In collaboration with The Arts Council Ireland and Create
Essays by Ronit Lentin, Charlotte McIvor, Anne Mulhall and Karen E. Till
235 x 330 mm
Asylum Archive employs fieldwork research through the process of taking photographs of direct provision centres and found discarded or abandoned artefacts; conducting video and audio records with human rights advocates and activists and collecting publications, reports, scholarly essays and newspaper articles related to asylum process. Asylum Archive’s objective is to collaborate with asylum seekers, artists, academics, sociologists, philosophers, human rights workers, activists, theorists, immigration lawyers, in the process of creating a national and international platform that deals with issues of exile and asylum, displacement, trauma and memory, transnational migration and immigration policy.
About the Artist
Vukašin Nedeljković is a visual artist based in Dublin. He initiated the multidisciplinary project, Asylum Archive, to collaborate with asylum seekers, artists, academics, civil society activists and immigration lawyers, amongst others, with a view to creating an interactive documentary cross-platform online resource, critically foregrounding accounts of exile, displacement, trauma and memory.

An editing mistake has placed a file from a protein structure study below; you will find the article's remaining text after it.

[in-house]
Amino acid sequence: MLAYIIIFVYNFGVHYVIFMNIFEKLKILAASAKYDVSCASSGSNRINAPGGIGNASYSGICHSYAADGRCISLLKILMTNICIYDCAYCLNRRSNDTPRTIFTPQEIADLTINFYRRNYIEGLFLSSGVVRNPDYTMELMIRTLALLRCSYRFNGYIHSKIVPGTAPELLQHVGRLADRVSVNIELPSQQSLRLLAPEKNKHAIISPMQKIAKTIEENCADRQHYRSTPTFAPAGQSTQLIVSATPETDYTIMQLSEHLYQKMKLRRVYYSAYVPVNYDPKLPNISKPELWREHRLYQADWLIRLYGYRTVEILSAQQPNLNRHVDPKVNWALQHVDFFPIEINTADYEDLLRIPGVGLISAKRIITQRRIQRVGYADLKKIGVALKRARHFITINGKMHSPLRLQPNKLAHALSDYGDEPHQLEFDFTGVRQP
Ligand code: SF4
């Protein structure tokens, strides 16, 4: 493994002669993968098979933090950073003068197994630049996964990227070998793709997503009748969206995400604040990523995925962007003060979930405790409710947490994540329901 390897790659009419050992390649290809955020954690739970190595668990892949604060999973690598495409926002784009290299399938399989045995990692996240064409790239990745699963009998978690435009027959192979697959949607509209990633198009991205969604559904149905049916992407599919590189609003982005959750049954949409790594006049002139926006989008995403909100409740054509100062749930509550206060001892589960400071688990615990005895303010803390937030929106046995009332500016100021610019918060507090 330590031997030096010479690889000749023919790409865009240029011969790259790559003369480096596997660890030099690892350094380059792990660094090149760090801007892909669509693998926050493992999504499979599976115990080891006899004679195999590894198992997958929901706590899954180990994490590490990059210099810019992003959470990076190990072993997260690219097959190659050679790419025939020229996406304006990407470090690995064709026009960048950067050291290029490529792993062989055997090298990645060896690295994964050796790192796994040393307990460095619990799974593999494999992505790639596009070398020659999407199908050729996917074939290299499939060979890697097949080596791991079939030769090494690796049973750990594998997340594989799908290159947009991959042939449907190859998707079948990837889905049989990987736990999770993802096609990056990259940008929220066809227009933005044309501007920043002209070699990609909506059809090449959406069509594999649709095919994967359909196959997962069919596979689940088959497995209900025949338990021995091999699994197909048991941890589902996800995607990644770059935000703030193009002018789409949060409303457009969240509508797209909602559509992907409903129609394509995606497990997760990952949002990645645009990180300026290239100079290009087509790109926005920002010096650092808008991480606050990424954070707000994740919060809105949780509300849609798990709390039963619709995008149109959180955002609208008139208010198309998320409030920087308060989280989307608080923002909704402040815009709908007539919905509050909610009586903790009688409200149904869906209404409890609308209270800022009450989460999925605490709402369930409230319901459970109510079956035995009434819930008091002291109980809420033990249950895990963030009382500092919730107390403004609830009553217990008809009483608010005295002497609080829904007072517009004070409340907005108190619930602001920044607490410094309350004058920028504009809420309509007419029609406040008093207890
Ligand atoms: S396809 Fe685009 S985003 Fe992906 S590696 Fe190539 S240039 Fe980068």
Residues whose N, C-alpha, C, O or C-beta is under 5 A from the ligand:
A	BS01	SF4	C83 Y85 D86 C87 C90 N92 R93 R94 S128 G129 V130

About the Authors
Ronit Lentin is a retired Associate Professor of Sociology, Trinity College Dublin. She has published extensively about race critical theory, race and racism in Ireland, and Palestine and Israel.
Charlotte McIvor is Lecturer in Drama and Theatre Studies at the O’Donoghue Centre for Drama, Theatre and Performance. Her research specialisations include intercultural performance at the intersection of migration and critical race and gender studies.
Anne Mulhall is a lecturer in the School of English, Drama and Film at University College Dublin and co-director of the UCD Centre for Gender, Feminisms and Sexualities. She is an organising member of ARN (Anti-Racism Network Ireland)
Karen E. Till is a Professor of Cultural Geography at Maynooth University. Her geo-ethnographic research examines the significance of place in memory-work, for activists and communities facing ongoing legacies of state-perpetrated violence in cities such as Berlin, Bogota, Cape Town, and Dublin.